31 July 2007
The Best Cashews, and Why I Love the Kurds
Summer Salad with Melon, Mozzarella, and Cashews
There are a lot of great things I love about my old neighborhood in Damascus, called Muhajereen. Nestled up into the mountain-side, it's got a fabulous market, well-priced rents and apartments that offer beautiful views. Muhajereen means "the immigrants," referring to immigrants from Crete that settled the area long ago, although these days the neighborhood is home to middle class families that have been in Damascus for hundreds of years. It boasts an ancient winding street with Mamluk-era buildings and a Sufi gravesite where local pilgrims come and bring picnic lunches to eat in the cool basement shrine. Bordering on Damascus’ chicest neighborhood, Abu Roumaneh, it's a short-walk to my office and nice shops.
However, it's also a conservative neighborhood, and while that means there aren't many other foreigners around (a plus), there are also some minuses. Many women wear extremely conservative dress: black coats, stockings, black gloves, and a double black face-veil with no eye-holes. Before you ask: yes, it's difficult for them to see through it, and no, I don't have to wear a veil, Damascus women wear a wide range of dress based on personal decisions. But let's move on to that other negative, the complete absence of restaurants in Muhajereen. Conservative households always eat at home, together, and much of the structure of the day revolves around the family meal. So while there are plenty of take-out shops, juice bars, and ice cream parlors, including the best felafel stand in the whole city, there are no sit-down restaurants.
This brings me to why I love the Kurds. At the edge of Muhajereen, off a little side street across from the French embassy, is a bright pink sign reading "The Journalists Club." At one time it was a meeting place for journalists, but these days it’s just a slightly shabby restaurant and cafe. The walls are decorated with florid seventies-era wallpaper and gaudy swirled paintings; weak florescent lights reveal a clientele of older Arab men and a smattering of young ex-pats and Syrians. But what draws us is the single fact that the Journalist’s Club sells alcohol. Don’t get me wrong, I’m not a big drinker, but after a tough day navigating Damascus’ busy streets and bureaucratic struggles, a little glass of wine is a nice way to relax. Though wine and alcohol are available for purchase, the only restaurants and bars with alcohol are in the Christian neighborhoods, far across town from where we live.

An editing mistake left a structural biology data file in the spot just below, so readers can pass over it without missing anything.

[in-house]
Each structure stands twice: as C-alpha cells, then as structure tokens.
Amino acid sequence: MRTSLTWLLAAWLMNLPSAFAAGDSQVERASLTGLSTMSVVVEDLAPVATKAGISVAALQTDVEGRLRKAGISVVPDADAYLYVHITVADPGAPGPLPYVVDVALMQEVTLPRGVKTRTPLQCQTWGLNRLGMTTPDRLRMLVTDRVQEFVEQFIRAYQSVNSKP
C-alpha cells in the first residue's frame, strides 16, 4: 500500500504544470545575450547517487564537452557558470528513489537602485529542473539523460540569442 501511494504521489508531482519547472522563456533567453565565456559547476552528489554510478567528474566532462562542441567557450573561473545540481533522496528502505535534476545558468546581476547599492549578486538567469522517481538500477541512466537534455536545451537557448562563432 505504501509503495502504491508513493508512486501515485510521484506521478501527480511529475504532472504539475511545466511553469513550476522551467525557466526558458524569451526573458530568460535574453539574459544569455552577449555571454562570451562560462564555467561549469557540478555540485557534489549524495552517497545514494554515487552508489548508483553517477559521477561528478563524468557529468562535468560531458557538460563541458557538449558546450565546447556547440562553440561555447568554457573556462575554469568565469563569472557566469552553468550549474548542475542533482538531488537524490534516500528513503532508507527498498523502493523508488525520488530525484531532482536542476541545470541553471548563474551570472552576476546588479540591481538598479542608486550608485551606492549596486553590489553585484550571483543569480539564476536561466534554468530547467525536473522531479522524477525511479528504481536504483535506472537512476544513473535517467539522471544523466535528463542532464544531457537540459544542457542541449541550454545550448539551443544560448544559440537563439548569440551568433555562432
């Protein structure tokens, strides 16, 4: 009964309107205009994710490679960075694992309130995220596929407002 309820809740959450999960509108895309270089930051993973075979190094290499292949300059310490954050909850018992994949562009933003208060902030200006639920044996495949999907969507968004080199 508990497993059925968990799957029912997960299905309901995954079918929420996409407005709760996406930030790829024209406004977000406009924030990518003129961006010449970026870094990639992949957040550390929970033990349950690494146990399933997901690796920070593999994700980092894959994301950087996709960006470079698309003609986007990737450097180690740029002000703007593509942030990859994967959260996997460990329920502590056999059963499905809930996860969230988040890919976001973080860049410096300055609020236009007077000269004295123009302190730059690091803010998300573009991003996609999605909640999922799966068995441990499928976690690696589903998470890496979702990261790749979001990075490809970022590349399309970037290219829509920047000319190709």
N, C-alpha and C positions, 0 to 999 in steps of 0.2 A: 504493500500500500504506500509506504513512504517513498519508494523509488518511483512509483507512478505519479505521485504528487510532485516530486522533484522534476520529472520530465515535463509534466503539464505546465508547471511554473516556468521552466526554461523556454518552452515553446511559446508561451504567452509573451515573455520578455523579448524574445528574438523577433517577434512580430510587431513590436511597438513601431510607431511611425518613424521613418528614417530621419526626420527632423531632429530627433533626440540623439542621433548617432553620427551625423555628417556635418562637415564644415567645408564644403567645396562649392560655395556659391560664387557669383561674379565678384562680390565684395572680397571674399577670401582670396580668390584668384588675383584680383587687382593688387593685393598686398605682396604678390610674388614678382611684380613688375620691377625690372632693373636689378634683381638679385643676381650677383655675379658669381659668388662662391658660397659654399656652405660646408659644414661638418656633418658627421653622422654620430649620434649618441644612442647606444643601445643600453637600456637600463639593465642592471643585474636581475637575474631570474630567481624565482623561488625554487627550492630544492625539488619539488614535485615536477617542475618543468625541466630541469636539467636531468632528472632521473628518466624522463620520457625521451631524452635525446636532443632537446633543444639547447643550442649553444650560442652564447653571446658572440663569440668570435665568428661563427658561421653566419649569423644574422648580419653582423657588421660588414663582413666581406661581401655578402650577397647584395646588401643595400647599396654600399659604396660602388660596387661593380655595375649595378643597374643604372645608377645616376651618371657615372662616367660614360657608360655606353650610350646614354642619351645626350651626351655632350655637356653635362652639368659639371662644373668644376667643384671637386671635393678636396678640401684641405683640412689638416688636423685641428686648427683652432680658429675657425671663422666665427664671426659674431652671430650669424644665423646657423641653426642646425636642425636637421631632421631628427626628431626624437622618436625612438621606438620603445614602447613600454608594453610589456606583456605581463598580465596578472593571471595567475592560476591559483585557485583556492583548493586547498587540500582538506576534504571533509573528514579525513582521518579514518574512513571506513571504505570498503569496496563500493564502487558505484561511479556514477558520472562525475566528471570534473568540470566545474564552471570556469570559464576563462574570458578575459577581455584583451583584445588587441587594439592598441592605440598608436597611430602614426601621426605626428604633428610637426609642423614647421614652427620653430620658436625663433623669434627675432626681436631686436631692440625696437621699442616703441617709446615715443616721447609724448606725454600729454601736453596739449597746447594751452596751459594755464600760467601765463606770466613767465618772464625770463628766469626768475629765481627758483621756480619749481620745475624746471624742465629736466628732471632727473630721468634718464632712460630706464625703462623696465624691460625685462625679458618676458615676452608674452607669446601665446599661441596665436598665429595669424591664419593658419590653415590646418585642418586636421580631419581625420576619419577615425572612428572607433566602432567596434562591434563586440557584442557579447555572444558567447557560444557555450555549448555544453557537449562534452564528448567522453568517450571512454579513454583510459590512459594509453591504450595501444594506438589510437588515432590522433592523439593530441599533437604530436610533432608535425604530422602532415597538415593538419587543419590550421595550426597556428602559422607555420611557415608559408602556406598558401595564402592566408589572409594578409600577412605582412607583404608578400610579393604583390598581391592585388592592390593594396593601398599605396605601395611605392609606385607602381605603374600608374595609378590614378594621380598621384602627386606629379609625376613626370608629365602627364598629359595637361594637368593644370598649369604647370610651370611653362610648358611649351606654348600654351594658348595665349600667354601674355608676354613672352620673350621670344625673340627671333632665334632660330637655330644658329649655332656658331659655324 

The Jounalists Club serves alcohol because it is run by Kurds. I have several Kurdish friends, and though everyone is extremely welcoming in Syria, the Kurds have a unique sense of joy and fun. The other thing that draws us to the Journalist Club is the laid back atmosphere: in a lot of trendy Damascene places it’s all about being seen, women with kohl eyes and men with too much hair gel, at the Journalists Club no one bothers you. And then there’s the cashews. They bring little bowls of roasted cashews to your table that are the most addictive wonderful nuts you’ve ever had. Walking down the hill one evening, Sara mused, “I hope they’ll have the cashews.” Sometimes the bowls are mixed nuts or popcorn, but we adore the cashews. There’s been many an evening I’ve whiled away with a group of expat friends, sipping Lebanese wine and eating one-too-many handfuls of cashews.
We’ve become friends with the Club’s owners, who told us they get the cashews from a little nut roaster not far from our appartment. Now we can get the nuts whenever we want, golden and hot, straight out of the rotating dark barrel. They rarely last the trip home, but I did manage to incorporate them into a lovely summer salad one day. The meaty cashews made a perfect pairing for the softest, sweetest summer melon, sort of like a play on the classic melon-ham pairing, except in a country without pork products. I used a soft herbal green that I have finally figured out is a type of purslane (anyone know a good source for Arabic/English herb translations?!). It’s worth looking for succulent purslane in your local farmers market, but you could substitute baby lettuces. Finally, tiny little balls of mild cheese round out the salad with a creamy note. It’s a wonderful salad I’ve made many times, but I always think of the jovial Kurds at the Journalist’s Club whenever I reach for the cashews.
Summer Salad with Melon and Cashews
3 handfuls purslane, or substitute baby lettuces or arugula
1 cup sweet melon, such as cantalope or charentais, diced
1/2 cup bocconcini (tiny mozzarella balls), or cubes of soft mild cheese
1/2 cup roasted salted cashews
lemon juice, olive oil, salt to taste
Combine the lemon juice and olive oil in a bowl. Add the purslane and toss to coat, then sprinkle with salt. Place the purslane on your serving plate, then arrange the melon, cashews, and cheese on top. Serve.
Variations: If you, like my mother, are deathly allergic to melon, you can substitute ripe peaches. Or if you, like my friend A., are allergic to nuts, you can substitute some slivers of Parma ham. If you’re allergic to melon, nuts, and dairy, well, maybe this isn’t the recipe for you.